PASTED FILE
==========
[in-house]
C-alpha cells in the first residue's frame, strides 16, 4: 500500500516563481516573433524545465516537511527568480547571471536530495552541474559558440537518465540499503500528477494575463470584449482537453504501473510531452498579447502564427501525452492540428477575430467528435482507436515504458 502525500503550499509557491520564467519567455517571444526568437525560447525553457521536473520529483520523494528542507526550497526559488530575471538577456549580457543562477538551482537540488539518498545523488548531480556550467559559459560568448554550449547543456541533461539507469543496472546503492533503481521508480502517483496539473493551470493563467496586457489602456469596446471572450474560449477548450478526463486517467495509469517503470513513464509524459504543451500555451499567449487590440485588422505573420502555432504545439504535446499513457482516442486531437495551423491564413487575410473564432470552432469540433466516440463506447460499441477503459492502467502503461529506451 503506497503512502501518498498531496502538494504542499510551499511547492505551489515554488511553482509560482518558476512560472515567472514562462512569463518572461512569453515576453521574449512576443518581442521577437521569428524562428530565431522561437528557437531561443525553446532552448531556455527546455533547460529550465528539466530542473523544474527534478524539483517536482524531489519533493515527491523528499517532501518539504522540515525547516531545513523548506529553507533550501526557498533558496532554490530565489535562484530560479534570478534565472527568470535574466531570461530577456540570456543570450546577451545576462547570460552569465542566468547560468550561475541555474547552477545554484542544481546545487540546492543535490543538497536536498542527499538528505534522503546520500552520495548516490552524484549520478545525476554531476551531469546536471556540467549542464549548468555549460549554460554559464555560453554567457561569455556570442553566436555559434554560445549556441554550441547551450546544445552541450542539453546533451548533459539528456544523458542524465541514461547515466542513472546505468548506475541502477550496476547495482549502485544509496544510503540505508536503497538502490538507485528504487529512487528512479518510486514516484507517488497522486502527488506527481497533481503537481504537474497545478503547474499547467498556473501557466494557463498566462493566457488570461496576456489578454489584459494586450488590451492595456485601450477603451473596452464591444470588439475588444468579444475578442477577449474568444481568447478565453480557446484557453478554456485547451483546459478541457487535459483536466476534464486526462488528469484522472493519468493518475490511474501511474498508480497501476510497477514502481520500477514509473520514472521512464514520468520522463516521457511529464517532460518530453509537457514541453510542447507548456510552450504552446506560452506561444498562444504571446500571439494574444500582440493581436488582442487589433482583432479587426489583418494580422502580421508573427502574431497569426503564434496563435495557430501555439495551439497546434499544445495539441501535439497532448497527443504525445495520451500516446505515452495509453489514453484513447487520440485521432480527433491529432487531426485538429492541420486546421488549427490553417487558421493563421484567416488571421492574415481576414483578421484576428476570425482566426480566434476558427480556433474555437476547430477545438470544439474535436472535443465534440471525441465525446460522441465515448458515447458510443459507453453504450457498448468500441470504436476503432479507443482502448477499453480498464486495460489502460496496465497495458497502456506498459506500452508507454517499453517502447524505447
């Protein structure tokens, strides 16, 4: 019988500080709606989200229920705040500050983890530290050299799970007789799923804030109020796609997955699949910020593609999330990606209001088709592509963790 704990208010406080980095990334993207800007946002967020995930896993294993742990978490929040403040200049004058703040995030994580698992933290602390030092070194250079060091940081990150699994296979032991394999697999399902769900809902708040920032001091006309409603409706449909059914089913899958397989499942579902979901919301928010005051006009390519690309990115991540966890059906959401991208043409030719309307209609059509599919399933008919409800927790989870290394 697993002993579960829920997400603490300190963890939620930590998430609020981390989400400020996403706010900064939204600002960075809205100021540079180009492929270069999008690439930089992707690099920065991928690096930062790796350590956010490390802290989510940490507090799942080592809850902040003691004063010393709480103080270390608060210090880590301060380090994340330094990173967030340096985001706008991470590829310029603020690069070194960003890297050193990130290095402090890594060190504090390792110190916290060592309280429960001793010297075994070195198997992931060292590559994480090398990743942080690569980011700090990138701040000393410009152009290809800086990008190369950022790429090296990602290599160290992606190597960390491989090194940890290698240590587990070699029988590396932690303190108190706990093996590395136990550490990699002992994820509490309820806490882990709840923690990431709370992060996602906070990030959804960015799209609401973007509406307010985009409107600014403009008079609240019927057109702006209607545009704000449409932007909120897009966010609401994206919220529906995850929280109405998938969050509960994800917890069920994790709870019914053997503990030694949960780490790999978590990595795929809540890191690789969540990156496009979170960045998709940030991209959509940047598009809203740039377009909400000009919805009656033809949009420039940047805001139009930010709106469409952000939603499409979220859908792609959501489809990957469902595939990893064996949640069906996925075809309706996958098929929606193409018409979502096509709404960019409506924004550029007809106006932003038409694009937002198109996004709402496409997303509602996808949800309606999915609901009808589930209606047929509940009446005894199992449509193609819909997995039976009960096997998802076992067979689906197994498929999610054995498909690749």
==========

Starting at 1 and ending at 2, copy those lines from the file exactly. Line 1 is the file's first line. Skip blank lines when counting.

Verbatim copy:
[in-house]
C-alpha cells in the first residue's frame, strides 16, 4: 500500500516563481516573433524545465516537511527568480547571471536530495552541474559558440537518465540499503500528477494575463470584449482537453504501473510531452498579447502564427501525452492540428477575430467528435482507436515504458 502525500503550499509557491520564467519567455517571444526568437525560447525553457521536473520529483520523494528542507526550497526559488530575471538577456549580457543562477538551482537540488539518498545523488548531480556550467559559459560568448554550449547543456541533461539507469543496472546503492533503481521508480502517483496539473493551470493563467496586457489602456469596446471572450474560449477548450478526463486517467495509469517503470513513464509524459504543451500555451499567449487590440485588422505573420502555432504545439504535446499513457482516442486531437495551423491564413487575410473564432470552432469540433466516440463506447460499441477503459492502467502503461529506451 503506497503512502501518498498531496502538494504542499510551499511547492505551489515554488511553482509560482518558476512560472515567472514562462512569463518572461512569453515576453521574449512576443518581442521577437521569428524562428530565431522561437528557437531561443525553446532552448531556455527546455533547460529550465528539466530542473523544474527534478524539483517536482524531489519533493515527491523528499517532501518539504522540515525547516531545513523548506529553507533550501526557498533558496532554490530565489535562484530560479534570478534565472527568470535574466531570461530577456540570456543570450546577451545576462547570460552569465542566468547560468550561475541555474547552477545554484542544481546545487540546492543535490543538497536536498542527499538528505534522503546520500552520495548516490552524484549520478545525476554531476551531469546536471556540467549542464549548468555549460549554460554559464555560453554567457561569455556570442553566436555559434554560445549556441554550441547551450546544445552541450542539453546533451548533459539528456544523458542524465541514461547515466542513472546505468548506475541502477550496476547495482549502485544509496544510503540505508536503497538502490538507485528504487529512487528512479518510486514516484507517488497522486502527488506527481497533481503537481504537474497545478503547474499547467498556473501557466494557463498566462493566457488570461496576456489578454489584459494586450488590451492595456485601450477603451473596452464591444470588439475588444468579444475578442477577449474568444481568447478565453480557446484557453478554456485547451483546459478541457487535459483536466476534464486526462488528469484522472493519468493518475490511474501511474498508480497501476510497477514502481520500477514509473520514472521512464514520468520522463516521457511529464517532460518530453509537457514541453510542447507548456510552450504552446506560452506561444498562444504571446500571439494574444500582440493581436488582442487589433482583432479587426489583418494580422502580421508573427502574431497569426503564434496563435495557430501555439495551439497546434499544445495539441501535439497532448497527443504525445495520451500516446505515452495509453489514453484513447487520440485521432480527433491529432487531426485538429492541420486546421488549427490553417487558421493563421484567416488571421492574415481576414483578421484576428476570425482566426480566434476558427480556433474555437476547430477545438470544439474535436472535443465534440471525441465525446460522441465515448458515447458510443459507453453504450457498448468500441470504436476503432479507443482502448477499453480498464486495460489502460496496465497495458497502456506498459506500452508507454517499453517502447524505447